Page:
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American Express Company (AXP): Don’t Leave Home Without This Stock

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American Express Company (NYSE:AXP) saw a 6.5% pullback last week, which was driven by a downgrade at Barclays PLC (ADR) (NYSE:BCS) due to valuation concerns. Barclays believes the recent run up by the stock, which is up more than 28% in the last 12 months, is a result of multiples expansion rather than fundamental growth. However, given the credit card company’s market-leading position, I think there is long-term growth buried in the company.

American Express Company (NYSE:AXP)

American Express Company (NYSE:AXP) is expected to grow EPS at an annualized 13% over the next five years, which puts its PEG ratio at an enticing 1.3. What’s more is that at only a 23% payout of earnings, American Express has room to up its 1.3% dividend yield in the future. The stock is trading at 18.7 times earnings, and Barclays PLC (ADR) (NYSE:BCS) admits this is a the low end of its historical average of 16 times to 18 times. Its 18.7 times P/E is also below the 20.8 times industry average.

Its merchant-services business has seen spending on cards grow at an annualized rate of nearly 25% from 1999 to 2010, then 28% in 2010, 15% in 2011 and 10% in 2012. American Express Company (NYSE:AXP) already has a strong position in the U.S. card-spending business and is also reaching out to international markets for growth.

Other tailwinds for the company include its strong management of credit. Delinquency rates improved nicely in 2011, 2012 and 1Q 2013. American Express Company (NYSE:AXP) also set record-low default rates in 2011, and this trend has continued so far in 2013.

A couple of notable credit-card competitors include Discover Financial Services (NYSE:DFS) and Capital One Financial Corp. (NYSE:COF). In the same research note that had Barclays downgrading American Express, the bank upgraded Discover, citing margin expansion as the catalyst. Barclays believes that Discover deserves a P/E multiple that is closer to American Express Company (NYSE:AXP), given the credit-card company has similar return on equity and growth metrics.

The thing about Discover is that it has managed to limp along for the past few years, presenting low-to-modest revenue growth. However, revenue is expected to increase 5% in both 2013 and 2014, as the credit-card company looks to emphasize a greater focus on higher quality credit. Discover has already managed to work losses down to only 2.1% of average loans as of 1Q, compared to 8.5% in 2010.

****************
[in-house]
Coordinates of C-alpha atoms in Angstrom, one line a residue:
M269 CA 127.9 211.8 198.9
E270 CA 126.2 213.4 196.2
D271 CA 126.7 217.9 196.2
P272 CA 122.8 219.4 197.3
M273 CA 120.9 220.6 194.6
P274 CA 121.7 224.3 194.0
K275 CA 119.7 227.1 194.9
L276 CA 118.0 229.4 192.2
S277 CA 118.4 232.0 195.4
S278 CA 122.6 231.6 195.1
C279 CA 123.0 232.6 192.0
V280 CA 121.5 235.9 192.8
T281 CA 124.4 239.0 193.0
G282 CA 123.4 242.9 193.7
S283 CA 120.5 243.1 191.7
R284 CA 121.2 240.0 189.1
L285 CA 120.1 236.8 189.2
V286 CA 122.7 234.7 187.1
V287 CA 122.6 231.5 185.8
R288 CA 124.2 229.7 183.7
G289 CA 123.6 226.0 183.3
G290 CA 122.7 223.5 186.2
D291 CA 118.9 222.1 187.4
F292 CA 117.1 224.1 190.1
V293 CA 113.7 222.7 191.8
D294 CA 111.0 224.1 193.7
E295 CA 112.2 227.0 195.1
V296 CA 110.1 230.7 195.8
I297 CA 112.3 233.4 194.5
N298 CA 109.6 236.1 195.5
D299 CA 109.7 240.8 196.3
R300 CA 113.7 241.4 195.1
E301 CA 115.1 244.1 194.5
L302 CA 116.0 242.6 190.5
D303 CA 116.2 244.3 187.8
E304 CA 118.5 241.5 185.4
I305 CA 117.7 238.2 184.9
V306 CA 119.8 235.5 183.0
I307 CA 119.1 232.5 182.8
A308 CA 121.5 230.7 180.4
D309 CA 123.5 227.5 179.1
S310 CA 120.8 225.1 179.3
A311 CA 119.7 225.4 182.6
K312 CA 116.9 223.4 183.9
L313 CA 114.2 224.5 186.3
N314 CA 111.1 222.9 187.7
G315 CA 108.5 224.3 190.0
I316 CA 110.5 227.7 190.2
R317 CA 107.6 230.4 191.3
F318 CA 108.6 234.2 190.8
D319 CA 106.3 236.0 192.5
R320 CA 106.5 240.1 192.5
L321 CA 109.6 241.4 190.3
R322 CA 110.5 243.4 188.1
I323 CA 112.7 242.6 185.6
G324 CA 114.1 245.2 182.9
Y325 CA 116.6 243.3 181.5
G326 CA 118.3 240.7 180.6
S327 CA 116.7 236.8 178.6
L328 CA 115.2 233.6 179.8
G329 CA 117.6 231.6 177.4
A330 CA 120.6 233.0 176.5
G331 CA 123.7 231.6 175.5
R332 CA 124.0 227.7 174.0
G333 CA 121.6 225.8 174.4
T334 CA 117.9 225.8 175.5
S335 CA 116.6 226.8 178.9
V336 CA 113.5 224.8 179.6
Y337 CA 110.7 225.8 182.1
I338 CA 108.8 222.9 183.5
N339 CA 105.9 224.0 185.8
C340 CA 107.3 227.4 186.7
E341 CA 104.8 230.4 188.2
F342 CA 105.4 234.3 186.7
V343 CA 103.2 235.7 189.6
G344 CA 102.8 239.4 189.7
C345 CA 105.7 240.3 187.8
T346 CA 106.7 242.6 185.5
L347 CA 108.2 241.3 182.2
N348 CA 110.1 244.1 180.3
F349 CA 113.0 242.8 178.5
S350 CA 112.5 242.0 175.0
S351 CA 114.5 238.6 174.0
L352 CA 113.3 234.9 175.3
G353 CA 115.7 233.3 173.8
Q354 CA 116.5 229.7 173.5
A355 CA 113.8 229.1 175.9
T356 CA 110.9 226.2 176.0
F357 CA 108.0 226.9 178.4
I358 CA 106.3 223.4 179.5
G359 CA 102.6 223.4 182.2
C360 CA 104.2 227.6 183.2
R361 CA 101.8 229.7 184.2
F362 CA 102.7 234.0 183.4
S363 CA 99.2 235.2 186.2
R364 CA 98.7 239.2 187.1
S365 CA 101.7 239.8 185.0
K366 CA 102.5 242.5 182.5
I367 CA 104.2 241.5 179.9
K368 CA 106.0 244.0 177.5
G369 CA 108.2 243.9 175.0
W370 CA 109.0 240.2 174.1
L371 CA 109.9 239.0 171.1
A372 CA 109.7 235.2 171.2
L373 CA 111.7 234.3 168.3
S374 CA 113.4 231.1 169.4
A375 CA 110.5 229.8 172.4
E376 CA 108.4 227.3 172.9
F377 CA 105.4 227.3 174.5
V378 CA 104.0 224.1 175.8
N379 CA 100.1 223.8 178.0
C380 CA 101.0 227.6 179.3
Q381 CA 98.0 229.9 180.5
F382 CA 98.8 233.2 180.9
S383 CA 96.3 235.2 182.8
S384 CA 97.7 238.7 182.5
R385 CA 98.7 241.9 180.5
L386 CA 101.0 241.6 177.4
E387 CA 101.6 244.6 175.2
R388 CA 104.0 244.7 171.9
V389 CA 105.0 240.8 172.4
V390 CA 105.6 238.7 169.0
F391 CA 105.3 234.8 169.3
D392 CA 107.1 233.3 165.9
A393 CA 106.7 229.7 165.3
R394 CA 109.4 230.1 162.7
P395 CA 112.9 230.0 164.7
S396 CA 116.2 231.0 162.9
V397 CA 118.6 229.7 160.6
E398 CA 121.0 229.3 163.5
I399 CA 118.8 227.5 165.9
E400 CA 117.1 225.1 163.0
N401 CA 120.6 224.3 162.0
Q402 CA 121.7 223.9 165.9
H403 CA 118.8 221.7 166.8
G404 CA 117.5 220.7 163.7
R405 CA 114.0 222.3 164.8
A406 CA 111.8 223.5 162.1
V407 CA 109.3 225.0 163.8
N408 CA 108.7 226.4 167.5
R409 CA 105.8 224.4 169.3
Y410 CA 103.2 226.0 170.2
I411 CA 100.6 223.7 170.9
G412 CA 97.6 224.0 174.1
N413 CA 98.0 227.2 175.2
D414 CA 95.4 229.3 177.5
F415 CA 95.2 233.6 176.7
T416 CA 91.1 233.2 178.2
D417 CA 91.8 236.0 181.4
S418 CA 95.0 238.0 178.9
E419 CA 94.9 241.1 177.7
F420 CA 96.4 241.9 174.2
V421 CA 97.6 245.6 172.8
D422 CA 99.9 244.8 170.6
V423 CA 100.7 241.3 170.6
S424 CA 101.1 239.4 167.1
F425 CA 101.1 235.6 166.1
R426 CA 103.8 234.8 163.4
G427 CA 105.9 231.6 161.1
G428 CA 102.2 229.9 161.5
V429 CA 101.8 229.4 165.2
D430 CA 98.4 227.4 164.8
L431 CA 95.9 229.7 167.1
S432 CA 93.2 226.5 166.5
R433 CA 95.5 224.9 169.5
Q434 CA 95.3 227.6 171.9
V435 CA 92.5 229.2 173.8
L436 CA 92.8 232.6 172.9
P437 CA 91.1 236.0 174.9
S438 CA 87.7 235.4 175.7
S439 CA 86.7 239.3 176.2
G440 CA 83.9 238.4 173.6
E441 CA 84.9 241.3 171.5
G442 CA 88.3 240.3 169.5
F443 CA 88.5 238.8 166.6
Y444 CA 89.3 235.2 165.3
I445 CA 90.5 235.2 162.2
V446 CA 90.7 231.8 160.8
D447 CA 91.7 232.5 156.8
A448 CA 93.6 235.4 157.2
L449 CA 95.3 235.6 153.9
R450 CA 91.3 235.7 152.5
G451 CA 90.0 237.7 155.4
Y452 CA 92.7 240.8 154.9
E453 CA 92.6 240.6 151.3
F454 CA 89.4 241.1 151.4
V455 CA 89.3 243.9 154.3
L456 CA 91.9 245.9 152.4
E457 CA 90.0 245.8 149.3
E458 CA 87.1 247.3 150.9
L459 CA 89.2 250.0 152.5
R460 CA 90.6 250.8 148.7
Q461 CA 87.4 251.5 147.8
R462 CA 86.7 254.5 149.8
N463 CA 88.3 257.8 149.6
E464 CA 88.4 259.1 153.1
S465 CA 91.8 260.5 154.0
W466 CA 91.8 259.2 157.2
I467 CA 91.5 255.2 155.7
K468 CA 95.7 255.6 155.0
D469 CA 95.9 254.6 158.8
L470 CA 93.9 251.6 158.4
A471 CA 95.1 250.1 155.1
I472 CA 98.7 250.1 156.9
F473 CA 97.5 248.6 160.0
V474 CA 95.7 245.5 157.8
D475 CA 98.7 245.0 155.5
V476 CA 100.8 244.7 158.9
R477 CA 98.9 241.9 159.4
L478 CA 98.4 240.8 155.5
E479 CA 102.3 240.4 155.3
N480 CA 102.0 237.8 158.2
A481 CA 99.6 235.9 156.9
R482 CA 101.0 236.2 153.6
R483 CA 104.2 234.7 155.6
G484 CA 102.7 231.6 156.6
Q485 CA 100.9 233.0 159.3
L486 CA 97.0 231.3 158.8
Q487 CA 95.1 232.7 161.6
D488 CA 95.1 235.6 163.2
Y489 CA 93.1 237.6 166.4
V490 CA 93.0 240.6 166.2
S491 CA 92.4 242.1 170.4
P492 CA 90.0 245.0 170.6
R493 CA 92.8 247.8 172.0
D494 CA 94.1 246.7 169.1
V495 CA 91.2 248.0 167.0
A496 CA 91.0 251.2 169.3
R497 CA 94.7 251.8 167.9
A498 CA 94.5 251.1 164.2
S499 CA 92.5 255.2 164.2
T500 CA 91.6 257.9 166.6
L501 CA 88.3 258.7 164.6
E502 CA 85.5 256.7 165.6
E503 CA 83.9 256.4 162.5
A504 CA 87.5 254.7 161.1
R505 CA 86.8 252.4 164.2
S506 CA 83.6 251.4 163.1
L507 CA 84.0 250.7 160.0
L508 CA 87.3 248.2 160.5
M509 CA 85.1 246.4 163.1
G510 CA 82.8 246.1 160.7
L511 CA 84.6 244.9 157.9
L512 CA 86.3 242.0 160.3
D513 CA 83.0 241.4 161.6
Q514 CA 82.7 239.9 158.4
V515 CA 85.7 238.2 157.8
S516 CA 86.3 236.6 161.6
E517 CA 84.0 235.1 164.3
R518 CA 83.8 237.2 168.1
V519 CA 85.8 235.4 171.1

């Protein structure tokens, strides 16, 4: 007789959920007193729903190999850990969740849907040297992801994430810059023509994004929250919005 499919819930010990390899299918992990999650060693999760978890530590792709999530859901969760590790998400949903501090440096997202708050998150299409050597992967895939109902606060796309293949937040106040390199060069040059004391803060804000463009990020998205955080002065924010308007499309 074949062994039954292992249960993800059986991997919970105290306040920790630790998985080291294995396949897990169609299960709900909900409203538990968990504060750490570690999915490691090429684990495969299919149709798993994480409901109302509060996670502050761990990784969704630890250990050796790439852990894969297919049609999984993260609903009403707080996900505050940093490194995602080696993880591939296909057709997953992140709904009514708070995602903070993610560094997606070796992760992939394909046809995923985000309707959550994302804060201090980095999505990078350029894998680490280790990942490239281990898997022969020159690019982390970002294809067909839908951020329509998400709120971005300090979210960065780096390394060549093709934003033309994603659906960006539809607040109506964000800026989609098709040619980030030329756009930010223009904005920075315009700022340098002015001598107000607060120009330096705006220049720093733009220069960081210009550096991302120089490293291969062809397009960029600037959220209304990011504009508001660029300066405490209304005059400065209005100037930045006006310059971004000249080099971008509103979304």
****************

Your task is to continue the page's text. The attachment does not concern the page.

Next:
One initiative that Discover Financial Services (NYSE:DFS) is undertaking includes expanding its direct consumer finance and banking businesses, allowing it to move toward a full-service banking provider, which includes offering home equity loans and deposit accounts. These will come in addition to the student loan and mortgages it already offers.

Capital One Financial Corp. (NYSE:COF) has been on an acquisition spree of late, snatching up ING Direct in 2012, which boosted its deposits by some 75%. Then later on in 2012, Capital One bought HSBC Holdings plc (ADR) (NYSE:HBC)‘s U.S. credit-card portfolio, boosting its presence in the credit- card sector.

With its ING Direct acquisition, Capital One has leveled its portfolio between spenders and borrowers, which comes as a positive given consumers are looking to limit debt loads. However, with the rebounding economy, I believe it will be the credit-card operators that perform best, as opposed to deposit takers.

Pure purchasing play

One of the big competitors for credit cards has been the rise in debit card usage. Part of this is due to the credit crunch, where the availability of credit has decreased and customers look to de-leverage, leading to more debit purchases versus credit purchases. Two of the big benefactors of this transition have been Mastercard Inc (NYSE:MA) and Visa Inc (NYSE:V). As seen below, over the past five years the purchase volume for debit cards has risen 61% versus the 17% increase for credit cards.

Some of what MasterCard and Visa hope to use to drive future growth is payment processing opportunities in emerging markets. For Mastercard Inc (NYSE:MA) this includes its Mobile Money Partnership, which is seeking out opportunities in under-banked regions for completing secure transactions via mobile.

As well, both MasterCard and Visa Inc (NYSE:V) are looking to break into e-commerce, mobile payments and prepaid cards. For MasterCard specifically, the company is focusing on China. MasterCard has a partnership with China UnionPay to enter the personal consumption market, which is estimated to be a $450 billion market.

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